bookmark_borderWaking up with wet feet

Last night, I noticed a small wet spot on the duvet, but we decided to sleep normally.

However, at 7am, Phyllis woke me up because she had noticed the sound of water while breastfeeding, and true enough, my feet were wet.

At first, we thought it was the radiator in my office that had burst, but checking the on-off timer on the boiler revealed that this couldn’t be the problem.

So I went up to the office with some water and poured it onto the roof until Phyllis alerted me from downstairs that it was pouring in.

It seems to be a wee crack on the side of the outside window ledge.

The reason it started now must have been because the rain is coming from the east, which is unusual for the west of Scotland.

I’ve tried to block the hole a bit, but I guess I need dry weather to do a proper job, so that we can reclaim our bed!

bookmark_borderBuilding a greenhouse

A year and a half ago, shortly after moving into our house in Newton Mearns, we decided to buy a lean-to greenhouse.

I found one on B&Q’s website at a reasonable price. I didn’t say anything about assembly, so I presumed it probably was reasonably easy.

It arrived at seven big bunches of aluminium sticks and three packets of toughened glass.

All I could do at the time was to check that all the packets looked unbroken.

The next time I had a weekend available, I started building it.

I knew I had to build some kind of foundation, but the instructions for that were too confusing without actually having a greenhouse frame to measure.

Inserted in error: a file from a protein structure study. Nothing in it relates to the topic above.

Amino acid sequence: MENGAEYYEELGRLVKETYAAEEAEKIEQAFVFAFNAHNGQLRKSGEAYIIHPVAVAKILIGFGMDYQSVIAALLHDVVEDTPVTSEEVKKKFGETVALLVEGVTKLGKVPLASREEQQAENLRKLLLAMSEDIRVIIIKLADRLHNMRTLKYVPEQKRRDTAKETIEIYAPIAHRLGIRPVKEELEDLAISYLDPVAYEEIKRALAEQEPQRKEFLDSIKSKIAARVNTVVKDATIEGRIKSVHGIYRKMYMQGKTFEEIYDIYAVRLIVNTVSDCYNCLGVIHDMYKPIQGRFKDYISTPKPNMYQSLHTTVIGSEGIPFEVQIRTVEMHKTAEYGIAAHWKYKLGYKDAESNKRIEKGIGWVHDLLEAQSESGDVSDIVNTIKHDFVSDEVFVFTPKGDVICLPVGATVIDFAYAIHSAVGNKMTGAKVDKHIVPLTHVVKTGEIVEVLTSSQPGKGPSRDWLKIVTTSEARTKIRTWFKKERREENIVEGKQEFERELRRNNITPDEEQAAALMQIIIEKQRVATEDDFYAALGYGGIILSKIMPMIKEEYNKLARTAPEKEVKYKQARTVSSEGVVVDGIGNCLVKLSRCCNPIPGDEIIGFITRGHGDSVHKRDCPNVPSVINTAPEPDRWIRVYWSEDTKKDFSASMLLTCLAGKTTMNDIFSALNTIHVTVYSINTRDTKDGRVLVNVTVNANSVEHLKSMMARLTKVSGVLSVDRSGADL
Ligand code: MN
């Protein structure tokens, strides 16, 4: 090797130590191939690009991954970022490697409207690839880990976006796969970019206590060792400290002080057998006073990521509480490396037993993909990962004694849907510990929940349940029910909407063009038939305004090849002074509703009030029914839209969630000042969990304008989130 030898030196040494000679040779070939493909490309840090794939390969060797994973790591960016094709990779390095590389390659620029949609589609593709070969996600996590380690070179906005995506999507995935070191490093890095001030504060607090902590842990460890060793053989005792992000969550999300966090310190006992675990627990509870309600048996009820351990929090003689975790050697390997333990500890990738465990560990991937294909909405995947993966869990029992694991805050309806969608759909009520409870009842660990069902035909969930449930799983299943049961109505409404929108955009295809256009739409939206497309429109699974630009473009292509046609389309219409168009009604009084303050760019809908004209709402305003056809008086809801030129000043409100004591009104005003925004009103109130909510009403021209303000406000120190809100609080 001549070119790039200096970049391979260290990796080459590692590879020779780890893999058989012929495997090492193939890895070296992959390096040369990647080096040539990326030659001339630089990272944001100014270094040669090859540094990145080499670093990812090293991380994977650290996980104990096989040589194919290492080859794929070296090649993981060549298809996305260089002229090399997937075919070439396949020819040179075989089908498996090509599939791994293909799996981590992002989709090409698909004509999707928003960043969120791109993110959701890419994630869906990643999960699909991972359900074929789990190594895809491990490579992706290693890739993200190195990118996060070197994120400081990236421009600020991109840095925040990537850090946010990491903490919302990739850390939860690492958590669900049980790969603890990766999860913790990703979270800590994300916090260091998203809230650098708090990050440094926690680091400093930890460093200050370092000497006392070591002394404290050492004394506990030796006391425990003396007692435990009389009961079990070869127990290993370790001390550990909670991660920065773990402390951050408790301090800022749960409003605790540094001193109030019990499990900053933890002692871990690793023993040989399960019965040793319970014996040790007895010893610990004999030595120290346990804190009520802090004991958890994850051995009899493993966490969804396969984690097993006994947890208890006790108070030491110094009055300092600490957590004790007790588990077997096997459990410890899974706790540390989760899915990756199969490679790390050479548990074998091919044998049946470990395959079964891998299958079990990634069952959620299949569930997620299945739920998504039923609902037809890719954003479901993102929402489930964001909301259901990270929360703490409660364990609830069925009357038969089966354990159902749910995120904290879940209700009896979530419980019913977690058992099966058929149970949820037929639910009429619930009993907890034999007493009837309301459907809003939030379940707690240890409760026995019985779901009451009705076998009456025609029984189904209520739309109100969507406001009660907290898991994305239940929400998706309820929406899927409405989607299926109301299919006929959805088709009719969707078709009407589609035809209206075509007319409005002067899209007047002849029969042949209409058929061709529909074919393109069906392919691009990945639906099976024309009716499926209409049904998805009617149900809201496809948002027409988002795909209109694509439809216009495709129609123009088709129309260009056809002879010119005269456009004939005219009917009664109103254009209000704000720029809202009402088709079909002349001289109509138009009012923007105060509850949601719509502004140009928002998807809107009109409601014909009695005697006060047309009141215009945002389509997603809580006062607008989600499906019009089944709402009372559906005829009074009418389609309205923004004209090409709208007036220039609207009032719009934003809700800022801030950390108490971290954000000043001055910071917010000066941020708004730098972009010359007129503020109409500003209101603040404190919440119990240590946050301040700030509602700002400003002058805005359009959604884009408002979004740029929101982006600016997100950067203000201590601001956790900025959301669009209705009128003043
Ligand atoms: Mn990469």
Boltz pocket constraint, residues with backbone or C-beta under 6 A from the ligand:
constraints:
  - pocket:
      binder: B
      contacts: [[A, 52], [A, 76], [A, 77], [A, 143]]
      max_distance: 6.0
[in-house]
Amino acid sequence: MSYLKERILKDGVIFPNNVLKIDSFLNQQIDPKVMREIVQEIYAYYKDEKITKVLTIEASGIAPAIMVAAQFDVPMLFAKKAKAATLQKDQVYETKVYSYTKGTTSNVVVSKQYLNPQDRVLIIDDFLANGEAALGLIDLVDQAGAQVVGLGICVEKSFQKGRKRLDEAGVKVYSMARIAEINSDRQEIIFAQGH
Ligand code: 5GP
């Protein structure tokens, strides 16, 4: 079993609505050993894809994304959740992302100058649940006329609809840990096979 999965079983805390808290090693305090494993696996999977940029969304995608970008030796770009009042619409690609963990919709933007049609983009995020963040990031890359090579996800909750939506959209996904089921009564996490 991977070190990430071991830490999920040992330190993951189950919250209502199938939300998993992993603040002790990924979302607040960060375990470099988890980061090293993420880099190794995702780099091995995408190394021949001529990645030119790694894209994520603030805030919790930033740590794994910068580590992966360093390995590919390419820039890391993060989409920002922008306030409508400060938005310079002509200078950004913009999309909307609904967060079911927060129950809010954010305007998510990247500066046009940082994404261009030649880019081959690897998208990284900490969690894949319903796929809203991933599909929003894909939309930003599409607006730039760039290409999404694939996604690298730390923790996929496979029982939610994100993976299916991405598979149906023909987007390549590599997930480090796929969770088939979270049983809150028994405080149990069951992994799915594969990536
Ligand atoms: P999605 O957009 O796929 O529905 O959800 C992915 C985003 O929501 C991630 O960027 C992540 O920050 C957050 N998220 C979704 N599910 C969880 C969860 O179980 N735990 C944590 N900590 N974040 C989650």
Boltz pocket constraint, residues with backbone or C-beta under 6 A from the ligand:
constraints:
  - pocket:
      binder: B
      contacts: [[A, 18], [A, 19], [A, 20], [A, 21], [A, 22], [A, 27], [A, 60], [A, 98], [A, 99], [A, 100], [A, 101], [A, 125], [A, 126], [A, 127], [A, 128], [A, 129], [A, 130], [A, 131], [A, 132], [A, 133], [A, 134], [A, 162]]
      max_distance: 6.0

It took a long time – the instructions were hard to follow, but at least each bit of aluminium had a number engraved that were matched somewhere in the instructions, so it was just a case of persevering.

However, when I had almost completed the frame, I realised I couldn’t proceed without building the foundations, because some of the bits had to be screwed directly into the foundation or the wall.

It was a rainy day, however, and the foundation involved pouring concrete into holes in the ground, so I had to wait till the weather improved.

In the meantime, we had some very strong winds, and the frame started blowing apart.

To rescue it, I had to disassemble it into sections and wait for better weather.

Some months later, I finally got round to building the foundation and reassembling the frame, but by then it was too late to grow tomatoes and chilies, so I decided to put in the panes at some later date.

A few months ago, I then finally got round to putting in the panes together with Phyllis.

It was quite puzzling, however: Whereas the metal bits had been numbered, the glass was not, so we had to spread them all over the lawn, measure them and match them with a number in the instructions (I’ve scanned in the relevant page; note how the instructions on the left are for the illustrations on the previous page, just to confuse you).

Because it was a sunny day, that process burnt huge holes in our lawn, but what could we do?

Doing this, we discovered that two panes were missing completely (they had delivered 2 panes of size 10132 instead of 4). Not broken, just missing!

I therefore filled out the form to inform Halls. The form did say you were supposed to do that within 7 days of delivery, but how was I supposed to do that when the packets were intact? Should I have spread out all the panes onto the lawn for a year?

I got a phone call a few days later.

It turned out Halls had been taken over by another company, Eden (now called Eden Halls), and after a fairly long and pleading conversations, they agreed to send the missing bits free of charge.